[13]        The same cannot be said regarding the sentencing of the accused. The court, as the guardian of the values enshrined in our Constitution, failed the accused in this regard. There is an enormous pressure on Magistrates to finalize matters however this should not be done at the cost of a fair trial. The best interest of a minor should play a role even more so considering the fact that Namibia is a signatory to the UN Convention on the Rights of the Child.[10] The court had various tools at its disposal to ensure a fair outcome however chose not to use any. There was a duty on the Magistrate to attempt to secure the attendance of a parent/guardian.[11] If that was not possible, the assistance of a Social worker or at least a pre-sentence report could have guided the court in the sentencing of this minor.[12]

 

[14]        Evidence on the personal circumstances of the accused by a parent/guardian during mitigation could have possibly influenced the court to impose a more lenient sentence.[13]  The accused was prejudiced by the court not assisting him with his witness in mitigation before sentence.[14]   The State before sentence, suggested 12 months imprisonment with the Magistrate imposing 24 months (with 12 suspended). There is no specific indication on the record why the Magistrate decided that the sentence suggested by the prosecutor was insufficient.  Without the evidence or input of a parent or guardian and a social worker’s pre-sentence report, it is difficult for this court to accept that the magistrate’s sentence was well informed.[15]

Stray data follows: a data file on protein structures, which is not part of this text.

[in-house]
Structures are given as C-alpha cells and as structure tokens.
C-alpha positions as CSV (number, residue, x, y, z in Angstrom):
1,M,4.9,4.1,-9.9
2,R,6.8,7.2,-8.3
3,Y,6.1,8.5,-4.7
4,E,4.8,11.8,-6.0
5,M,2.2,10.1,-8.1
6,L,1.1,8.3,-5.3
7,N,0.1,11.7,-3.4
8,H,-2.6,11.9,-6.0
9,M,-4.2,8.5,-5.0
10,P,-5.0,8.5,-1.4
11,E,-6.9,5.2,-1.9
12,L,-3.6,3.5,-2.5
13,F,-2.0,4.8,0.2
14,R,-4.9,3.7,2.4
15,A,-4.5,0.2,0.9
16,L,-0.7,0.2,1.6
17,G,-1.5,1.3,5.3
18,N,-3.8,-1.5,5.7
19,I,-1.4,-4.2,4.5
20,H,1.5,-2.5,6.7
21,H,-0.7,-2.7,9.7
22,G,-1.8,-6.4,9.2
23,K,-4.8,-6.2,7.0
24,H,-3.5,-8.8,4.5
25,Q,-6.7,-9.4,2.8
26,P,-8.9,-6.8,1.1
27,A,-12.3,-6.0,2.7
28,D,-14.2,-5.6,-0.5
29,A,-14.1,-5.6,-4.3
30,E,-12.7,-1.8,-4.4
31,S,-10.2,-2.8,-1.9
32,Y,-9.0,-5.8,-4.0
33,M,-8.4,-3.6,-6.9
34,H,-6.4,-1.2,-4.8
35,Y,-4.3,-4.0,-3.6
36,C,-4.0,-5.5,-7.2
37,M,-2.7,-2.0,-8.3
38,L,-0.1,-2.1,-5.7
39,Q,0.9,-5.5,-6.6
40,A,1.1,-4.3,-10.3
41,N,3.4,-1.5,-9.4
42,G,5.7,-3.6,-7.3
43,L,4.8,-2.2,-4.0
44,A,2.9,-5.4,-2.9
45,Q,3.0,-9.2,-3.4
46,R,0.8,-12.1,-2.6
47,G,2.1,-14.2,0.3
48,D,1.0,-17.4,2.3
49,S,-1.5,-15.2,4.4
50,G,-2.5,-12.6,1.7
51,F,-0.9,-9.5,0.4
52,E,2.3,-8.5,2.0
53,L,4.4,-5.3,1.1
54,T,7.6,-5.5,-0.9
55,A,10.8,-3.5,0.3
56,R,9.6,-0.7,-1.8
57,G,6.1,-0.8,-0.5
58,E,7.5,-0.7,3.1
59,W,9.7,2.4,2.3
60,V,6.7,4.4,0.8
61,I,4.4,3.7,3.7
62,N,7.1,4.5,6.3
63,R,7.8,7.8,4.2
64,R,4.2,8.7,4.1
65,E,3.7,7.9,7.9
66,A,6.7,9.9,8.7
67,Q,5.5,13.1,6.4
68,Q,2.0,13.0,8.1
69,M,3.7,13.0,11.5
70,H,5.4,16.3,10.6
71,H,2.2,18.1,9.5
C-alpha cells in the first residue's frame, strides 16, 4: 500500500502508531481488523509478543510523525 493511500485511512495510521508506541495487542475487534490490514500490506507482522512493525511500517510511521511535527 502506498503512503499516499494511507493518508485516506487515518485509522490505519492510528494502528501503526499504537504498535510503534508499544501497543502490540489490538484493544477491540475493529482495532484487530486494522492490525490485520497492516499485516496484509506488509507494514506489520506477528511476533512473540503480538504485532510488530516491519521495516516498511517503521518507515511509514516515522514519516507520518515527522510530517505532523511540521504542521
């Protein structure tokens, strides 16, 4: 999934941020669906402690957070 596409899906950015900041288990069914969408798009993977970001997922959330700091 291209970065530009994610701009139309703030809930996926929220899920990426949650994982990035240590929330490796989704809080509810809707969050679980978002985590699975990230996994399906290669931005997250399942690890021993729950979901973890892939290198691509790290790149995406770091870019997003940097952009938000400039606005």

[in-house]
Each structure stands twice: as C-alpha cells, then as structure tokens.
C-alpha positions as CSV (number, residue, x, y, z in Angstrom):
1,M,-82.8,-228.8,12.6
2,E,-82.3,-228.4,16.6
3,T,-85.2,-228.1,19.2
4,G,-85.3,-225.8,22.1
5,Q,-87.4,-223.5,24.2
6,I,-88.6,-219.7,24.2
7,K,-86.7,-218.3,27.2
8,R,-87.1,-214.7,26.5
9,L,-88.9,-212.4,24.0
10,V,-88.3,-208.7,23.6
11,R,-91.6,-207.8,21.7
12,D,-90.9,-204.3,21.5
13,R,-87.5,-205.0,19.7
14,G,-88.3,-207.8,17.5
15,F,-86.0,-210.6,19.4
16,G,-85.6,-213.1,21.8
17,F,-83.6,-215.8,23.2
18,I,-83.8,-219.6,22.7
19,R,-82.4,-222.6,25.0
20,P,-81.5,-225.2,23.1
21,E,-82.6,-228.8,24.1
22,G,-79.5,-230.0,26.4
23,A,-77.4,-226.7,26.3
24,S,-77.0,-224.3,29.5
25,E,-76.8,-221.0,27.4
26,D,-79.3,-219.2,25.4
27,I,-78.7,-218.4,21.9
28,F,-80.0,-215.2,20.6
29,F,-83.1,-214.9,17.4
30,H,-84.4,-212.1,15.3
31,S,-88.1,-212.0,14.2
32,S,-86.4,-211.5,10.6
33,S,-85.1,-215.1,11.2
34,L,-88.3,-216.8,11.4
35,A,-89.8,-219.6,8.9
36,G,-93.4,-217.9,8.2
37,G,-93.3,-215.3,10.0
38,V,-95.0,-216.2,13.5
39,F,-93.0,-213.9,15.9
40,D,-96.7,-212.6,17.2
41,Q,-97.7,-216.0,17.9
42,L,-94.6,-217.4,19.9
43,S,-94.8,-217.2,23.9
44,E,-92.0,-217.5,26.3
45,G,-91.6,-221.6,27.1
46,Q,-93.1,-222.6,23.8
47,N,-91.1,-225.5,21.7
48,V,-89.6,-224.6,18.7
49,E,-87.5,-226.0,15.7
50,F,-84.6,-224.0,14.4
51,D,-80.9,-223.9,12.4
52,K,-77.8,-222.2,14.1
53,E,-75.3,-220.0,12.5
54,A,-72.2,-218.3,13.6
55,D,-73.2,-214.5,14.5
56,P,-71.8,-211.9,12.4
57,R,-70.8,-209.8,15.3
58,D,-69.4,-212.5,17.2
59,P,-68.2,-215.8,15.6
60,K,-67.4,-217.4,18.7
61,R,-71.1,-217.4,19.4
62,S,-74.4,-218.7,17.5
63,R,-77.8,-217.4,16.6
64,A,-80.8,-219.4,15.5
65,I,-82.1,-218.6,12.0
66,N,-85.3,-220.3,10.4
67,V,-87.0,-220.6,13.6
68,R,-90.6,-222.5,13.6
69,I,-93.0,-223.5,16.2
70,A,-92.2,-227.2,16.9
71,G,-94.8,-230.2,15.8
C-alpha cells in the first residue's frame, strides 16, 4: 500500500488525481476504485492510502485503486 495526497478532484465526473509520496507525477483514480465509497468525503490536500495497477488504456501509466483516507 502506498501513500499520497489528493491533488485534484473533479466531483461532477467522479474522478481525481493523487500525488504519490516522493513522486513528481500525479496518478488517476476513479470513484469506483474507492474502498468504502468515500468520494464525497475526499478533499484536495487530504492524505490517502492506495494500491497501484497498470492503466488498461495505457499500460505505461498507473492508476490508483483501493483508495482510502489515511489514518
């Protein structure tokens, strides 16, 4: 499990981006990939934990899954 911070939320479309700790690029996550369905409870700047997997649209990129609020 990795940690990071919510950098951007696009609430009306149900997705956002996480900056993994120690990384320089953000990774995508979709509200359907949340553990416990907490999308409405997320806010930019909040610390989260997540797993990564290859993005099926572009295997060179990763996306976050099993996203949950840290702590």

[15]      In the result the following order is made:

  1. The conviction is confirmed.
  2. The sentence is set aside and the matter remitted back to the court a quo to request and consider a pre-sentence report and sentence the accused accordingly.
  3. The time spent in custody should be deducted when sentencing the accused afresh.

 

 

 

_________________

E. E. KESSLAU

ACTING JUDGE

 

 

 

I agree

 

 

_______________

J. T. SALIONGA

JUDGE

 

[1] The Criminal Procedure Act 51 of 1977.

[2] Section 74(3) of Act 51 of 1977.

[3] Section 74(4) of Act 51 of 1977.

[4] Section 74(5) of Act 51 of 1977.

[5] Section 74 (6) and 74 (7) of Act 51 of 1977; See also S v Shivute and several other 1991 NR 433.

[6]  See Section 179 of the Criminal Procedure Act 51 of 1977.

[7]  Section 186: ‘The court may at any stage of criminal proceedings subpoena or cause to be

subpoenaed any person as a witness at such proceedings, and the court shall so subpoena a witness or so cause a witness to be subpoenaed if the evidence of such witness appears to the court essential to the just decision of the case.’

[8]  See S v M 2006 (1) NR 156 at page 159 Par B-D.

[9] See S v Shikunga and Another 1997 NR 156 (SC).

[10] See Articles 3, 5, 37 and 40 of the UN Convention on the Rights of the Child.

[11] See S v M (supra).

[12] See S v Van der Bergh 2003 NR 69 (HC).

[13] See S v Lambert 1993 NR 303 (HC).

[14] See S v Lukas 1999 NR 394 (HC).

[15] See S v Erickson 2007 (1) NR 164 (HC).